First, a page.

Blogger Mary said...

It's good to have you back in the conversation, Wade! I appreciate and admire your civility and respect.

3/9/06, 9:53 PM  
Blogger kristina said...

To write about things that matter to all of us so deeply in the heart and in the gut, and in language that is always civil and courteous, is a daunting task, and your posts go a long way towards accomplishing this (and reminding the rest of us, too, of what we might do).

I think a lot about the issue of "representation" because so much of what we do everyday is precisely that, representing Charlie to the world. It goes without saying, we would more than love that he could do this for himself. Bloggers like Ballastexistenz and Processing in Parts are essential for we who are called to "represent the unrepresented"---with the hope, indeed, that we will one day not be so necessary.

But for now, it's our daily work and I think you're creating a real forum--an open space for ideas and discussion--in the truest sense of the word.

3/10/06, 2:59 PM  
Blogger María Luján said...

Hi Wade
Very good have you back blogging.
I did not read the post you mentioned in particular, Although I have been reading that blog because I appreciated the words and the personal view- that seemed to me very sincere.
I have also tried to develop a certain personal style of exchange of opinions, but always as a signal of consideration , respect and open mind to hear and to learn, never as a "strategy" or something like an argument to justify my decissions about my son.
I never thought that it can be considered the way you mentioned that was posted, honestly. Unfortunately, the situation is such that it seems that it does not matter what effort a person do to have a real and civilized exchange of opinions, almost always the intentions are consider
twisted. I suppose that the only way is to continue the style you have, because is part of your personality and in this sense honest and real. As my style is part of mine because my education was strongly based in the respect and consideration of others. Is the way I am.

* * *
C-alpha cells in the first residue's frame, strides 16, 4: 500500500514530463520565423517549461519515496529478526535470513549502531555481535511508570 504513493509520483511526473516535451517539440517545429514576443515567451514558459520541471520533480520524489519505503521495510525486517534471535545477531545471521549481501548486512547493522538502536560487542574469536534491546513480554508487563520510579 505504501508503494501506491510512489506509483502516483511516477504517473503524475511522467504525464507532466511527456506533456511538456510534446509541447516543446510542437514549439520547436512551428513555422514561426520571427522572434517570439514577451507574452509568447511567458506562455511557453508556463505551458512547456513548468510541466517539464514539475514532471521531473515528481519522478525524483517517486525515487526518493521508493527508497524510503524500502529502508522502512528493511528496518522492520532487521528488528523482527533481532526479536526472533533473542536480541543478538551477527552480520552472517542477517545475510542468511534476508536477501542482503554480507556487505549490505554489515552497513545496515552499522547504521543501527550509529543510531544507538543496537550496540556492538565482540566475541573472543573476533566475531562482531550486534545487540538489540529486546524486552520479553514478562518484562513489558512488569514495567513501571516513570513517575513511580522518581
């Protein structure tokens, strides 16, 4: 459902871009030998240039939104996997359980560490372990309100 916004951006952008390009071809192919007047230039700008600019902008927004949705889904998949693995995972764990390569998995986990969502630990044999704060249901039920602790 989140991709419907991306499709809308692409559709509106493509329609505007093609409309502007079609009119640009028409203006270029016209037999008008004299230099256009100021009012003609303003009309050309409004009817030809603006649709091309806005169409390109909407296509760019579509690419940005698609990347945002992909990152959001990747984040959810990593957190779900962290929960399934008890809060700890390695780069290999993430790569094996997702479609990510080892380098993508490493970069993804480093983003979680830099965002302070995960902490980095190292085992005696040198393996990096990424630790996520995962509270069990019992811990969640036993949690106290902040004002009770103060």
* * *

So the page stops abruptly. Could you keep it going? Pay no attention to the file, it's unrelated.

I will do my best to continue being the most considered I can because I think is the only space from where we can really talk and learn. As I told you once, your blog is the kind of safe space for me to read opinions-even different- that it was almost impossible to find around the web. Thank you for this.
María Luján

3/10/06, 7:23 PM  
Blogger Randy said...

And you can get much, much further with the big dawgs that run the systems in this society by using the language of civility to rip them to shreds than you can by raining down f-bombs on them. I might be thinking in those kinds of terms, but I don't blurt them out when dealing with the people I'm attempting to persuade. Now, I may cuss up a most uncivil storm in private, but that's another matter.

3/11/06, 10:58 AM  
Blogger María Luján said...

Hi Randy
The point is that I do not want to persuade nobody, I want to explain my ideas and to share them to analyze them under different points of view. This is possible only when civil exchange of ideas is present, when both parts consider that can learn.For me, to begin posting about a so personal issue involved a lot of understanding about people thinking different , in advance. My question was why and in what basis.I have always been prone to analysis, and to the idea that I can be wrong. I consider have enough basis to think the way I think about ASD in my son and in general, but I am not the owner of the truth, I am searching for.
For me, there are so many ideas about ASD as parents and all autisms are different. And I do my best to respect all.
María Luján

3/11/06, 12:36 PM  
Anonymous Anonymous said...

Welcome back to the dialogue. I've never even considered that your polite and respectful tone could be a veneer for anything else but politeness and respectfullness. Your civility and sincerity is too consistent to be faka.

I haven't read Ballastexistenz's blog in a while. I'll have to add it to new set of feeds.

3/11/06, 2:45 PM  
Blogger Wade Rankin said...

Thanks for the comments everyone. Just to clarify, I don't think ballastexistenz's post actually accused me personally of anything. Although some of her writing is very direct, I consider hers to be a very civil voice; she adds a lot to the dialog and I value her views. What he post did was remind me that I have been on the receiving end of those accusations from others, and I felt it a good time to emphasize the importance I plave on civility and respect. What must be understood is that respect is not dependent upon agreement.

3/11/06, 3:23 PM